Indiana’s Republican state superintendent of public instruction, Jennifer McCormick, is proposing significant changes to the way her state handles its voucher program — specifically, she wants to ensure that private schools receiving public funds are no longer permitted to discriminate against LGBT students.
> "If our goal as a state is to develop a well-educated workforce, and one that we want businesses to come here because we're inclusive, we are accepting. I think part of that goes to our actions," McCormick said.
> "And when we still have schools that receive taxpayer dollars that can exclude students — that's a problem."
> The state schools chief acknowledged that such a policy would require the state to control, at least in part, the admissions policies of private schools; something the Republican-controlled Legislature has been loath to do since establishing the voucher program in 2011.
But McCormick said the current setup is “a little bit antiquated” and that the state’s children are ill-served by "the notion that you can't send a child, that takes taxpayer monies, to a school because they identify as LGBT."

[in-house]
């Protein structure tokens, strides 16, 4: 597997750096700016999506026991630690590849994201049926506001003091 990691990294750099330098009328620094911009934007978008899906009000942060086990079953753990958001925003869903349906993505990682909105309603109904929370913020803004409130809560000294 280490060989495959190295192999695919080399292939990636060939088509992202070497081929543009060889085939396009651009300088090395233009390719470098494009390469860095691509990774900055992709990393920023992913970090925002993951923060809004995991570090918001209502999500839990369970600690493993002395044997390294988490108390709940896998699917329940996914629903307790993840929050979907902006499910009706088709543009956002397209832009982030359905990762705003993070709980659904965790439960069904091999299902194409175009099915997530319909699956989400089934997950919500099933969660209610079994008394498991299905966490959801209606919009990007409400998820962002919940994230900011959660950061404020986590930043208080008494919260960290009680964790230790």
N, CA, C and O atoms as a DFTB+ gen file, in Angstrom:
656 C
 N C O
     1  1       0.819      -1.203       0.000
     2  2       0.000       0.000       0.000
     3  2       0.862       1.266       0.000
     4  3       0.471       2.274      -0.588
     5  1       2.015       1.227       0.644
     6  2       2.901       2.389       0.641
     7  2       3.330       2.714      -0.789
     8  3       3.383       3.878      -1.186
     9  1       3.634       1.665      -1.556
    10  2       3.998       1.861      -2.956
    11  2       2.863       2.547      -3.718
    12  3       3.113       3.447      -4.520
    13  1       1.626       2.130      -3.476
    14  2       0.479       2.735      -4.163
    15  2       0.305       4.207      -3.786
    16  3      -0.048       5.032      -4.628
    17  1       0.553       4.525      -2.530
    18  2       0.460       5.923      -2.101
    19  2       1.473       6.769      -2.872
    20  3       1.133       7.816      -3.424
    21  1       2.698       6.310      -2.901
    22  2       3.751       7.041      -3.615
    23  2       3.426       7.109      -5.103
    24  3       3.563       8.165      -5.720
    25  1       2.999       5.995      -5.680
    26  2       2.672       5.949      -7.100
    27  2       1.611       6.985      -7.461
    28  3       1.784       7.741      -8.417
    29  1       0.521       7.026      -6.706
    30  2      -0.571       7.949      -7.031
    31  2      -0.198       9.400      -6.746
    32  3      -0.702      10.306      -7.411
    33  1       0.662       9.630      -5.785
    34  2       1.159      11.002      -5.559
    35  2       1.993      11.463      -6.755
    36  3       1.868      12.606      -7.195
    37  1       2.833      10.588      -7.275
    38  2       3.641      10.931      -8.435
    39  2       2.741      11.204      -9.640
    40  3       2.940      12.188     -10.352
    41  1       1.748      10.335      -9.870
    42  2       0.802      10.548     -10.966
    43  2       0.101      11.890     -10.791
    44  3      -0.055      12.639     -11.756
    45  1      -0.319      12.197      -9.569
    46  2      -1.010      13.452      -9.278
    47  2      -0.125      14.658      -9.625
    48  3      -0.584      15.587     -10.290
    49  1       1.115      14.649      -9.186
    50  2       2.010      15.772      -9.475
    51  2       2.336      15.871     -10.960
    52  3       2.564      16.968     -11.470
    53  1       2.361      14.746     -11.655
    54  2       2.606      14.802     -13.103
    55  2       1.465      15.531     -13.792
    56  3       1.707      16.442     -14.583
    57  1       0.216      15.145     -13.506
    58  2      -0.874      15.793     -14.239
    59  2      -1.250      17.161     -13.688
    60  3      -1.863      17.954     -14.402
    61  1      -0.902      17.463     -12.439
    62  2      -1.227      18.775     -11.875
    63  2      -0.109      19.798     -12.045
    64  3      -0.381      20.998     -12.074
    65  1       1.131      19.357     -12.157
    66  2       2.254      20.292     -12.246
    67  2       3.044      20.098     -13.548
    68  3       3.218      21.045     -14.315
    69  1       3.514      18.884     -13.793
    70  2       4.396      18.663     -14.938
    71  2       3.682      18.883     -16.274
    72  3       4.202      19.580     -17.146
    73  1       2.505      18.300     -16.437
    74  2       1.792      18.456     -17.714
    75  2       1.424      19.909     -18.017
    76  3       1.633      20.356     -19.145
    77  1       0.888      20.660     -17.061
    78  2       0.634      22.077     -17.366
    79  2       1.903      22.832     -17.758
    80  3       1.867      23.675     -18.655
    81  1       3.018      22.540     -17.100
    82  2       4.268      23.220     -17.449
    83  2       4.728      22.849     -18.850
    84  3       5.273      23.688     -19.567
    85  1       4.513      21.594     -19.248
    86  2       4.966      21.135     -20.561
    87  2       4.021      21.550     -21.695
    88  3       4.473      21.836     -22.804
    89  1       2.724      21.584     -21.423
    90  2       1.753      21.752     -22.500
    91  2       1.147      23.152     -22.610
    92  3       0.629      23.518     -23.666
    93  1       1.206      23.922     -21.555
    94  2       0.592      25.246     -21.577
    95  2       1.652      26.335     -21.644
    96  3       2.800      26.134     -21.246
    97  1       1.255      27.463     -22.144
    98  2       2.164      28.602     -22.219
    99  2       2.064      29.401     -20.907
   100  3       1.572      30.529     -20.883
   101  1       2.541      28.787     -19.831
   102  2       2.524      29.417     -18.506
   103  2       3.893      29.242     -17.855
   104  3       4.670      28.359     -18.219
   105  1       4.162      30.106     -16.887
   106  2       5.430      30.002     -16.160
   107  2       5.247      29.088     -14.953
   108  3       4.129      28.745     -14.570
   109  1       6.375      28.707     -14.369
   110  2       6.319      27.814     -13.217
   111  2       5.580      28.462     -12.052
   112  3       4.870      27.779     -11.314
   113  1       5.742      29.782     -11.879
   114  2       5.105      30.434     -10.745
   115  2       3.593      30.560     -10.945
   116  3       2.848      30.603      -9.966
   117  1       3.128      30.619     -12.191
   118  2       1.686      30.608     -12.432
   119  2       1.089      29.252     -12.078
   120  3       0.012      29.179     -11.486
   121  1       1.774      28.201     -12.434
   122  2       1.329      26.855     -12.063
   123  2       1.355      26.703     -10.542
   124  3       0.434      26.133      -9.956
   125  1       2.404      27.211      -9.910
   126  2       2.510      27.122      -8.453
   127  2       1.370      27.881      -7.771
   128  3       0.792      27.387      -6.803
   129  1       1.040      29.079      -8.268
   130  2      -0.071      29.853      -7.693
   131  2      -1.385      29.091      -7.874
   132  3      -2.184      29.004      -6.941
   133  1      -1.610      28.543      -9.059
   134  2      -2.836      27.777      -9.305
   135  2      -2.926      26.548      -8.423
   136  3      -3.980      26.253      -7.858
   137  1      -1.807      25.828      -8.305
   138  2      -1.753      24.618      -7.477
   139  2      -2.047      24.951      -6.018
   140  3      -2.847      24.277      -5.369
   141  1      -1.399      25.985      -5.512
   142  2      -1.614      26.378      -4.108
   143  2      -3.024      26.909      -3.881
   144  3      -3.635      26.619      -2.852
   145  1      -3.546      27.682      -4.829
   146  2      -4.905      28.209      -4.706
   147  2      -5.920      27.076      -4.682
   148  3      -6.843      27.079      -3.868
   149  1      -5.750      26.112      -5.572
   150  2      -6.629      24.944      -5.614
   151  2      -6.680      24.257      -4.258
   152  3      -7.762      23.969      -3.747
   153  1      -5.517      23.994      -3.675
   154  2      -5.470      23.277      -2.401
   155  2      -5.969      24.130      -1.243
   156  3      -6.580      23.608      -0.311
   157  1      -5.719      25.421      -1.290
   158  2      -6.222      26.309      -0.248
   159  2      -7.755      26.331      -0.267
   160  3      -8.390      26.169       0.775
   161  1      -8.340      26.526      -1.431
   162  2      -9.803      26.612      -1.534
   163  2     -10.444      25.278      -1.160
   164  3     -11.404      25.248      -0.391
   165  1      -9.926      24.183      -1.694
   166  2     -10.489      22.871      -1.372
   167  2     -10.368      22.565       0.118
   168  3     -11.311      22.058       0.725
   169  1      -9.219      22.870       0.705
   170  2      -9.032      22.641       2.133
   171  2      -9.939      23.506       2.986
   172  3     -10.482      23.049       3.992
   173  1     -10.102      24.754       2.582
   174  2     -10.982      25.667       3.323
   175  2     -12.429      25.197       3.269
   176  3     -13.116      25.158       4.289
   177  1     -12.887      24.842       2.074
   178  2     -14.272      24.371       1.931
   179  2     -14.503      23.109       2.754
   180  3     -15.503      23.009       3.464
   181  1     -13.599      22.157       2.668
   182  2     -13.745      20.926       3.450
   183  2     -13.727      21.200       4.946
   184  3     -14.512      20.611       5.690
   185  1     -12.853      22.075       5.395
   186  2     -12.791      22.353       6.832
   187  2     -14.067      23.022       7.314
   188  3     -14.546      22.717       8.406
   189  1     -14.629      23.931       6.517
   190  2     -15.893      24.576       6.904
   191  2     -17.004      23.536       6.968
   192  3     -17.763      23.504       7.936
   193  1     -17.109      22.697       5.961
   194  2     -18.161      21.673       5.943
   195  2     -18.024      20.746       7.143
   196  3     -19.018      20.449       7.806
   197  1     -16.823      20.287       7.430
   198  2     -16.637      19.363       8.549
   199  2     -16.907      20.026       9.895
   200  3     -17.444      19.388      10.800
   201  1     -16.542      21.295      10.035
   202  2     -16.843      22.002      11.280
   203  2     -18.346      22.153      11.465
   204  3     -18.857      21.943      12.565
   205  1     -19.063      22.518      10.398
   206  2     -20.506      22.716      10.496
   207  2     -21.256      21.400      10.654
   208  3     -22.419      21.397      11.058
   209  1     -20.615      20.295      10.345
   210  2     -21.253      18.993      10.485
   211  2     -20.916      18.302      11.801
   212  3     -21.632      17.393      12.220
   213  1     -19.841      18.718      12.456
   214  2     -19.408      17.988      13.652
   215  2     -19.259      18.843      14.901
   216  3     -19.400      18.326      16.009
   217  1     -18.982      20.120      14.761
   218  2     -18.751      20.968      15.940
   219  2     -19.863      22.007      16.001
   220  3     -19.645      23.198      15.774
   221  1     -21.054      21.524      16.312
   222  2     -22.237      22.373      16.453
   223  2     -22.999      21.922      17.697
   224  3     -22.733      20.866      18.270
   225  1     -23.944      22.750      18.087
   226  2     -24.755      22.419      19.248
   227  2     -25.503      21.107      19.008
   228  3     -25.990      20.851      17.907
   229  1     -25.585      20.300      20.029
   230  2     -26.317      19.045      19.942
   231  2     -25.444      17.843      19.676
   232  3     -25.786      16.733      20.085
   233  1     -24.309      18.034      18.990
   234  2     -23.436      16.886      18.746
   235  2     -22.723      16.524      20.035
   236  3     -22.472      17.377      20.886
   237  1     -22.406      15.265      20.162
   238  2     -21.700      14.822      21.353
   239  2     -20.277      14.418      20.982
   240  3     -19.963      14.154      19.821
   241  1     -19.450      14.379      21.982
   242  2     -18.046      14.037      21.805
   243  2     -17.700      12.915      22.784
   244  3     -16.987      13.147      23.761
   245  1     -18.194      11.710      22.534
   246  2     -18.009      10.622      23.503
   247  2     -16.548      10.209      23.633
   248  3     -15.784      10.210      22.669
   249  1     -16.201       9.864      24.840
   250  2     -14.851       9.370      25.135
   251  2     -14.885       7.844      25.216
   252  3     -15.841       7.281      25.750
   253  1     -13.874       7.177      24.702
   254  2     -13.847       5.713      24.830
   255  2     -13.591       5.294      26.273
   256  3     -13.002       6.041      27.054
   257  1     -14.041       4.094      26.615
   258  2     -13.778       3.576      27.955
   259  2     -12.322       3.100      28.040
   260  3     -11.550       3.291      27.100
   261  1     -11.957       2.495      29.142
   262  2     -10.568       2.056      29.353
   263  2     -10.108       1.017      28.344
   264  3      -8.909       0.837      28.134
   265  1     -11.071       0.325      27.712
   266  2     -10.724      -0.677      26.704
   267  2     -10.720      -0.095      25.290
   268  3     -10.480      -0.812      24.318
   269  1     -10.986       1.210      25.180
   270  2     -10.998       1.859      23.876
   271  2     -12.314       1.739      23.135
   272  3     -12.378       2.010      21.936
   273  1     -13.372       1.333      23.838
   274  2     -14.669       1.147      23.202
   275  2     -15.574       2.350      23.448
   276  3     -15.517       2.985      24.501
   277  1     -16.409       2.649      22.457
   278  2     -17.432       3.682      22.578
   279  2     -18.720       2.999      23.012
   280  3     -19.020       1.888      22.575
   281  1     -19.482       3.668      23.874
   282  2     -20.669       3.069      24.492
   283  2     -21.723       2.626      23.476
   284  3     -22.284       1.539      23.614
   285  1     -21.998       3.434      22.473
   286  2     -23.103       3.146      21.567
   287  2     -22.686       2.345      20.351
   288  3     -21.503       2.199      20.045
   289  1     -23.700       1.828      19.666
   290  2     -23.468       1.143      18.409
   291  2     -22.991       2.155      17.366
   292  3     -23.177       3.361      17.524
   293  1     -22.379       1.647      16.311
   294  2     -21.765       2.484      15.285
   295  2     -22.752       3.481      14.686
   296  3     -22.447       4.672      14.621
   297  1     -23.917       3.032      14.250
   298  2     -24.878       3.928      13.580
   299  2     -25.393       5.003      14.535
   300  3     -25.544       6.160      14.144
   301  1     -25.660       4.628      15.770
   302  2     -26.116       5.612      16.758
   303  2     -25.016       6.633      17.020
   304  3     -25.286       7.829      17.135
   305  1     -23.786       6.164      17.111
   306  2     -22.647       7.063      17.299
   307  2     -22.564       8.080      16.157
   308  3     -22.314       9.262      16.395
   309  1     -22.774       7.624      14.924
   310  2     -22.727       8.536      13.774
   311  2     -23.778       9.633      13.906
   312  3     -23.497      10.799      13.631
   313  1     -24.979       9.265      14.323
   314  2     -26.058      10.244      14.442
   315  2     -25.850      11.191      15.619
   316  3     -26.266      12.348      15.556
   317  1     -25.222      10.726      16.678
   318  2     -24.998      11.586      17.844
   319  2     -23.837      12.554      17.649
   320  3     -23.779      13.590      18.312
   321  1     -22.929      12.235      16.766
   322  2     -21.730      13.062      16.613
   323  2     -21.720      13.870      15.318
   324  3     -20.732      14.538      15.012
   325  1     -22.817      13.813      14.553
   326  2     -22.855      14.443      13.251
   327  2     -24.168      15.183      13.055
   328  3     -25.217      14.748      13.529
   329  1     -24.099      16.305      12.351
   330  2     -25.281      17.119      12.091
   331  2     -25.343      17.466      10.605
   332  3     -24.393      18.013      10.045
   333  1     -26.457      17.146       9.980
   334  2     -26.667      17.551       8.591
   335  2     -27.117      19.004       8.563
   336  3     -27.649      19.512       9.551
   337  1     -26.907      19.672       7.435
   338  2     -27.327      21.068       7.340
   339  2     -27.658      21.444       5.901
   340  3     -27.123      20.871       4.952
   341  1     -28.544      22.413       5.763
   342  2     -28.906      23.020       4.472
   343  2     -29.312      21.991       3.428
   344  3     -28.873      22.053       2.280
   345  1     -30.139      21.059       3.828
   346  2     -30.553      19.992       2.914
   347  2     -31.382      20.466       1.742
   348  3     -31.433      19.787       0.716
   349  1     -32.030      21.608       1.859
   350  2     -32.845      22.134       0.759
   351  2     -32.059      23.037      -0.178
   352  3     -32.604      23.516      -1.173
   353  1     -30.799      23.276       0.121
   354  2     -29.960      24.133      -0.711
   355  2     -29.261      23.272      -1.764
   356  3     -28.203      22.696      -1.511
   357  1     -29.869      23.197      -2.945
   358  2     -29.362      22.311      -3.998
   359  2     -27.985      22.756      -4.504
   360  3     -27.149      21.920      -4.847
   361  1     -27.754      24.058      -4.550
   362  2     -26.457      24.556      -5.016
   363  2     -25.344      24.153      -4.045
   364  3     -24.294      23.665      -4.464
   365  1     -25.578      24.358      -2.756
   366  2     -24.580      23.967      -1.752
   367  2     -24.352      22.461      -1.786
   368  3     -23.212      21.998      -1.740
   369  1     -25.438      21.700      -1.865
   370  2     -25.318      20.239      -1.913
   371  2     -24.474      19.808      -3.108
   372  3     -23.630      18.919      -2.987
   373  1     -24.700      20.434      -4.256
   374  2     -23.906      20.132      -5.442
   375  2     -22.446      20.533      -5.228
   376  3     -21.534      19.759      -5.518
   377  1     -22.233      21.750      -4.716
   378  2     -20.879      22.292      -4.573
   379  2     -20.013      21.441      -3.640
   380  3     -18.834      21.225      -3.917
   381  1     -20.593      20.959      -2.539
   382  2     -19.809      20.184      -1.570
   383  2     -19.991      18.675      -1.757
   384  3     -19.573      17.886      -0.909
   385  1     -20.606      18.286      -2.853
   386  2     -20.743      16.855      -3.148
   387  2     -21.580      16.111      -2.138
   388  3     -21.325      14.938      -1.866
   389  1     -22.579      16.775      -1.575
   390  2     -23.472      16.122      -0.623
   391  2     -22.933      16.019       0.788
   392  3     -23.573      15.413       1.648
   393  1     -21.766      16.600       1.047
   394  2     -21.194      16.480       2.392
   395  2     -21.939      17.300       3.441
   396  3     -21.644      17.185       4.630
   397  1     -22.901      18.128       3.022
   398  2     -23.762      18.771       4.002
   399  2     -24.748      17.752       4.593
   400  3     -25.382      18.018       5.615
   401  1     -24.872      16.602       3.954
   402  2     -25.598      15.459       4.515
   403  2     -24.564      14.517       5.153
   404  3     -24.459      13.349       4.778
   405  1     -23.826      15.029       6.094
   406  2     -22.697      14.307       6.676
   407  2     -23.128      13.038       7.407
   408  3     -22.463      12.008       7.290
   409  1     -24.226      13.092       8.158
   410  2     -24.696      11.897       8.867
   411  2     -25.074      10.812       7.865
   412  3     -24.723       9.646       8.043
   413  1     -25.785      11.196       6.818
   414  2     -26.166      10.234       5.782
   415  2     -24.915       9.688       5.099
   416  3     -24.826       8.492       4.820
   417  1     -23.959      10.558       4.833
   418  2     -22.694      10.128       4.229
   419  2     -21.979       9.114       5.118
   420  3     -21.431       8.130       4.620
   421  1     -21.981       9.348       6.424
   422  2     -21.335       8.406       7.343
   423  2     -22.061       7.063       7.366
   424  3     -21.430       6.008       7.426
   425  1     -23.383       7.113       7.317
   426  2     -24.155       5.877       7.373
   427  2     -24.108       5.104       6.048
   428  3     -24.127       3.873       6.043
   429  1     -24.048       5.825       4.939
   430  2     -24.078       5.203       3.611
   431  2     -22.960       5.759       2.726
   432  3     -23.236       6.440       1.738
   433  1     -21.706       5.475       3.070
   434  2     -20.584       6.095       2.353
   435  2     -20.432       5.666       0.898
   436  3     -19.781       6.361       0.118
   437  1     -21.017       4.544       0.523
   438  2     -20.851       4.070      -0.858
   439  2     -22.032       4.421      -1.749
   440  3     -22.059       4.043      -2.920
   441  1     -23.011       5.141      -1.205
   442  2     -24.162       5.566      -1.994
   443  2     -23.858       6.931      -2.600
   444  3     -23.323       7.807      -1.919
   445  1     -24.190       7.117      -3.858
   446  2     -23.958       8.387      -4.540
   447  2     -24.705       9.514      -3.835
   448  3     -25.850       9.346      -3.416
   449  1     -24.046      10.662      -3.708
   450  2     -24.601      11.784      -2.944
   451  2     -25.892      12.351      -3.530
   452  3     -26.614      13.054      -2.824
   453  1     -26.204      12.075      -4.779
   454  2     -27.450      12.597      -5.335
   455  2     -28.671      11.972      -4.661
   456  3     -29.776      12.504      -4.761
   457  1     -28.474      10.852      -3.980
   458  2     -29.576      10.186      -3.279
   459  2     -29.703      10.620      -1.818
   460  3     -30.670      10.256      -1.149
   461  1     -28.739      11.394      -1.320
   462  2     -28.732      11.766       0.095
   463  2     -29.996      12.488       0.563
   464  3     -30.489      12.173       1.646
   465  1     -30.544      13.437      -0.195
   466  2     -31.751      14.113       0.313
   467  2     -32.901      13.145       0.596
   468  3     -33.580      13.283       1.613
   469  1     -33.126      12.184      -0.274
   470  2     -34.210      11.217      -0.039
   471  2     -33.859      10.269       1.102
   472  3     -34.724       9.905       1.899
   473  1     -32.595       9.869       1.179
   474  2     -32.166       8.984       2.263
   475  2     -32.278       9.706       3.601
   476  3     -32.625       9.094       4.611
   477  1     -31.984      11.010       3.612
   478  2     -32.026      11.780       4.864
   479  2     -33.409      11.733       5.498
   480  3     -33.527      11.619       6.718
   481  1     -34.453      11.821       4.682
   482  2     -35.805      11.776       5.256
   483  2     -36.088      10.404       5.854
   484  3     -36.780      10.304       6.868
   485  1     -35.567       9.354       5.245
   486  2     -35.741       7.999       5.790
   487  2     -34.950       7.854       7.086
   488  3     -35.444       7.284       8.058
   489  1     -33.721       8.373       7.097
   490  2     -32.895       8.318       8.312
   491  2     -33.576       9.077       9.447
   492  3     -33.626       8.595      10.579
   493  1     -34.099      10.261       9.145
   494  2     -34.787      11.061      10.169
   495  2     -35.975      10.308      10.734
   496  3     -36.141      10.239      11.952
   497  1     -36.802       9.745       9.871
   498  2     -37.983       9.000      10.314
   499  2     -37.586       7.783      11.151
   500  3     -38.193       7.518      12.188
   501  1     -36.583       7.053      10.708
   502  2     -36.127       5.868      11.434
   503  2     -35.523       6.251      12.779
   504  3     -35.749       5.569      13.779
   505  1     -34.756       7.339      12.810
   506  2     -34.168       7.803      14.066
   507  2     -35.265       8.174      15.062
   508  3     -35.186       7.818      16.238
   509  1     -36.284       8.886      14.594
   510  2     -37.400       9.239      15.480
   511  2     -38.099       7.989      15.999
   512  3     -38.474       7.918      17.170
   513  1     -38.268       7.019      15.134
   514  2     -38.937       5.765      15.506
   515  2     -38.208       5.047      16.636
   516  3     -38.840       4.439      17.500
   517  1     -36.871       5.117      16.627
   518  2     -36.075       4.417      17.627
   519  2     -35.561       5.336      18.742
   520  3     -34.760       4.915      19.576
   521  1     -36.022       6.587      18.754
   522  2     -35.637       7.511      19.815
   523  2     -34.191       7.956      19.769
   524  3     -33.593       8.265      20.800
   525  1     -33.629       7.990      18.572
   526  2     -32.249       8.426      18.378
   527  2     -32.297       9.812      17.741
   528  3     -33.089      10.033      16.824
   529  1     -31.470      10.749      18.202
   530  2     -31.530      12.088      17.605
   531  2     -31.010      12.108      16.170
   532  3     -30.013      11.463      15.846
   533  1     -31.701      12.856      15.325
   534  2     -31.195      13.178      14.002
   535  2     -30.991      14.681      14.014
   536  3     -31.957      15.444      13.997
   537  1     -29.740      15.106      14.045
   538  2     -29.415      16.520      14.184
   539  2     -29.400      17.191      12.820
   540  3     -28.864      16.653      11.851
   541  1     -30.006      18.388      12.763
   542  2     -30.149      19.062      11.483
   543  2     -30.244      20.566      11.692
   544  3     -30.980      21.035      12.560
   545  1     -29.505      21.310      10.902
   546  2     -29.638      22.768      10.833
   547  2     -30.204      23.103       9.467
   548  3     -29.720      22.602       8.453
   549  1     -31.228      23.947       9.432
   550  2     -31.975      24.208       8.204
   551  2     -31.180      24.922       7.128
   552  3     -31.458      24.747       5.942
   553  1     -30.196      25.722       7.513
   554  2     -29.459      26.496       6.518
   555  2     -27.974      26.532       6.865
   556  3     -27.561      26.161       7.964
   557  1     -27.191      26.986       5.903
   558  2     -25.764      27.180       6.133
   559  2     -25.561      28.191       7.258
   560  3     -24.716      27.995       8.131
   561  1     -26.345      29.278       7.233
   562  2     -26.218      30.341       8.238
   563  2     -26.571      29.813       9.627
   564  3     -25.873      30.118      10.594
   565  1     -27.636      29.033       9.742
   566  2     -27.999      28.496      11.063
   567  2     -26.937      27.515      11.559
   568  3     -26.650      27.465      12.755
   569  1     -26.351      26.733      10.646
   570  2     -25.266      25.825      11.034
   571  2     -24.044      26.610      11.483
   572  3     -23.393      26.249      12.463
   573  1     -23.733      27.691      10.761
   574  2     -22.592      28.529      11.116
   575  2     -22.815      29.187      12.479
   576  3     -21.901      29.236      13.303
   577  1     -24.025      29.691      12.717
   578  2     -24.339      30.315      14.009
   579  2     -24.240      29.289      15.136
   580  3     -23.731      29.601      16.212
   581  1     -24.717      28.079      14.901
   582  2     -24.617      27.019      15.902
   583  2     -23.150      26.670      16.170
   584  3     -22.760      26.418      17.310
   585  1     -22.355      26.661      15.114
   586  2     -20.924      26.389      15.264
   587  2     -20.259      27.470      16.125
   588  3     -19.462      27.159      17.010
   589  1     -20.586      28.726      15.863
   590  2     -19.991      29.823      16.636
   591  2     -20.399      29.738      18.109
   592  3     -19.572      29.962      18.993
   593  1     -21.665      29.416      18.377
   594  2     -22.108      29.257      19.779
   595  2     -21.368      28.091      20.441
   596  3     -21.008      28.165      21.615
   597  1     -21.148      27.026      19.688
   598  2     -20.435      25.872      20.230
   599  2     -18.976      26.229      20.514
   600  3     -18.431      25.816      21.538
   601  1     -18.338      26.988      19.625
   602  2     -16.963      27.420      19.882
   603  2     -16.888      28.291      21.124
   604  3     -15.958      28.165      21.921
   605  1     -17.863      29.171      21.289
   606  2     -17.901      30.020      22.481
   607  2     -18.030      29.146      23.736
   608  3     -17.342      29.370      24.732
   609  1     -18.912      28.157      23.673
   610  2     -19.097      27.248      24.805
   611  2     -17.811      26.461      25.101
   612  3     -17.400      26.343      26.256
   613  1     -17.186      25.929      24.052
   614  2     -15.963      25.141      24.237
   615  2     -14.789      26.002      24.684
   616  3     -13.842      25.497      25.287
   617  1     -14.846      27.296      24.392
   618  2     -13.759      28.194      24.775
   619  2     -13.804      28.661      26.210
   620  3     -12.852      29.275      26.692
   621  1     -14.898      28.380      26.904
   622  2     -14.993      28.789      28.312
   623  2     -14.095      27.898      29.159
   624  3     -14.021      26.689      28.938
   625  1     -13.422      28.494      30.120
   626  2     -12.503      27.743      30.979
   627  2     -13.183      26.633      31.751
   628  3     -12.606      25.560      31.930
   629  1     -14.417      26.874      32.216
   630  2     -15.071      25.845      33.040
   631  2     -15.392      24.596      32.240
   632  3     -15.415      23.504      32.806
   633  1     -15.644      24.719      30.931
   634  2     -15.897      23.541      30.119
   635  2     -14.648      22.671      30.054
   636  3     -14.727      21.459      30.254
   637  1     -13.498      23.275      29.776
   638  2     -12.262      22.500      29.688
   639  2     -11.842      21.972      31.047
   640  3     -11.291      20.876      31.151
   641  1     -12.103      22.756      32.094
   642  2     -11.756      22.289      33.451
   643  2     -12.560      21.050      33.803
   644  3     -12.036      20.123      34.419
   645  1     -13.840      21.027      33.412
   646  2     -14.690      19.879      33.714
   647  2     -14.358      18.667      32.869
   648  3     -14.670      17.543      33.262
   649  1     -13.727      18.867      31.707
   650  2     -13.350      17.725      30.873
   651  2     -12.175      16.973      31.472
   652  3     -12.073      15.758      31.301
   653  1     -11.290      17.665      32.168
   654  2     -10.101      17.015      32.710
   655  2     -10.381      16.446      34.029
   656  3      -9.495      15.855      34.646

> McCormick's willingness to challenge traditional Hoosier Republican education policies likely is related in part to her decision, announced last week, not to seek re-election in 2020, and to end her service as the state schools chief after just one term.
> She said scheming by some House and Senate Republicans, and certain education interest groups, to have the position of state superintendent become governor-appointed in 2021, instead of 2025 as current law requires, led her to decide that she can best help children from another position.
> McCormick also attributed her decision to the structure of educational governance in Indiana, particularly how much of the authority of her elected position and the Department of Education has been shifted by state lawmakers to the un-elected State Board of Education.
Republican Gov. Eric Holcomb said he needs to “digest” McCormick’s plans before offering comment on them.
> "I look forward to working with her," Holcomb said. "I reminded her that we have more time left in this term than we've been here, and there's still plenty to be accomplished."
> The governor declined to specifically address McCormick's proposal to require private schools that accept state tax dollars for student tuition to not discriminate against LGBT students.
> "I'll digest it first before I weigh in," Holcomb reiterated. "But I will have an opinion."